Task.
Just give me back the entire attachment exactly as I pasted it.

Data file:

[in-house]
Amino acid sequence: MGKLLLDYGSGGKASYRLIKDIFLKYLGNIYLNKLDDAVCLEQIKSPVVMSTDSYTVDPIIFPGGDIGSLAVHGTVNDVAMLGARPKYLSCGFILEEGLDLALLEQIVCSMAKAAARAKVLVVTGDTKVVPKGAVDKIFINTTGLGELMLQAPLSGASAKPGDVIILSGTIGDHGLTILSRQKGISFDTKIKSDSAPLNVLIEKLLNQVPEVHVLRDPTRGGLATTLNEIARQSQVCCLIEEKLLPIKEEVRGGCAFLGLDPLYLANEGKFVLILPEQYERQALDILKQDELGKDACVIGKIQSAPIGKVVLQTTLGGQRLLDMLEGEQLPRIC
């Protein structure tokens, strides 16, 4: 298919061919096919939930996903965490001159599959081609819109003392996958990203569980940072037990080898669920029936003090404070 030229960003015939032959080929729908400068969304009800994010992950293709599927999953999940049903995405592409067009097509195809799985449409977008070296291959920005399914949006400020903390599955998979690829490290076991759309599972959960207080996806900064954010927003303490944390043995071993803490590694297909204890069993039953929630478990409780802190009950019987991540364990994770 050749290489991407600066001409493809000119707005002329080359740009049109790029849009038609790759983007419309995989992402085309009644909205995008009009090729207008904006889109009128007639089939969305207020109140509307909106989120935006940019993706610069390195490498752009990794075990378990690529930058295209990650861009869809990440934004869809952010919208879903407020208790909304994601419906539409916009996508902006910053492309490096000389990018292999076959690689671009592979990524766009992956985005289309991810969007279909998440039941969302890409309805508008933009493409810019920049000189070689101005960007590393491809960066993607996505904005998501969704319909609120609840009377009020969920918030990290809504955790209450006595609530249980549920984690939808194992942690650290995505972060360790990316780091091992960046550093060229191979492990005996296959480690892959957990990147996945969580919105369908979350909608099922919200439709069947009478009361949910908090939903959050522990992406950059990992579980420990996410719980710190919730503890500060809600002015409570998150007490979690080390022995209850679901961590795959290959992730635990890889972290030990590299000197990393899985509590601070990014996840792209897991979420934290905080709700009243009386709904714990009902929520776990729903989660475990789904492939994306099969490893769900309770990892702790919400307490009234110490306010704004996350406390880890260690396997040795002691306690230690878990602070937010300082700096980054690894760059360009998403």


[in-house]
Amino acid sequence: MGKLLLDYGSGGKASYRLIKDIFLKYLGNIYLNKLDDAVCLEQIKSPVVMSTDSYTVDPIIFPGGDIGSLAVHGTVNDVAMLGARPKYLSCGFILEEGLDLALLEQIVCSMAKAAARAKVLVVTGDTKVVPKGAVDKIFINTTGLGELMLQAPLSGASAKPGDVIILSGTIGDHGLTILSRQKGISFDTKIKSDSAPLNVLIEKLLNQVPEVHVLRDPTRGGLATTLNEIARQSQVCCLIEEKLLPIKEEVRGGCAFLGLDPLYLANEGKFVLILPEQYERQALDILKQDELGKDACVIGKIQSAPIGKVVLQTTLGGQRLLDMLEGEQLPRIC
């Protein structure tokens, strides 16, 4: 298919061919096919939930996903965490001159599959081609819109003392996958990203569980940072037990080898669920029936003090404070 030229960003015939032959080929729908400068969304009800994010992950293709599927999953999940049903995405592409067009097509195809799985449409977008070296291959920005399914949006400020903390599955998979690829490290076991759309599972959960207080996806900064954010927003303490944390043995071993803490590694297909204890069993039953929630478990409780802190009950019987991540364990994770 050749290489991407600066001409493809000119707005002329080359740009049109790029849009038609790759983007419309995989992402085309009644909205995008009009090729207008904006889109009128007639089939969305207020109140509307909106989120935006940019993706610069390195490498752009990794075990378990690529930058295209990650861009869809990440934004869809952010919208879903407020208790909304994601419906539409916009996508902006910053492309490096000389990018292999076959690689671009592979990524766009992956985005289309991810969007279909998440039941969302890409309805508008933009493409810019920049000189070689101005960007590393491809960066993607996505904005998501969704319909609120609840009377009020969920918030990290809504955790209450006595609530249980549920984690939808194992942690650290995505972060360790990316780091091992960046550093060229191979492990005996296959480690892959957990990147996945969580919105369908979350909608099922919200439709069947009478009361949910908090939903959050522990992406950059990992579980420990996410719980710190919730503890500060809600002015409570998150007490979690080390022995209850679901961590795959290959992730635990890889972290030990590299000197990393899985509590601070990014996840792209897991979420934290905080709700009243009386709904714990009902929520776990729903989660475990789904492939994306099969490893769900309770990892702790919400307490009234110490306010704004996350406390880890260690396997040795002691306690230690878990602070937010300082700096980054690894760059360009998403």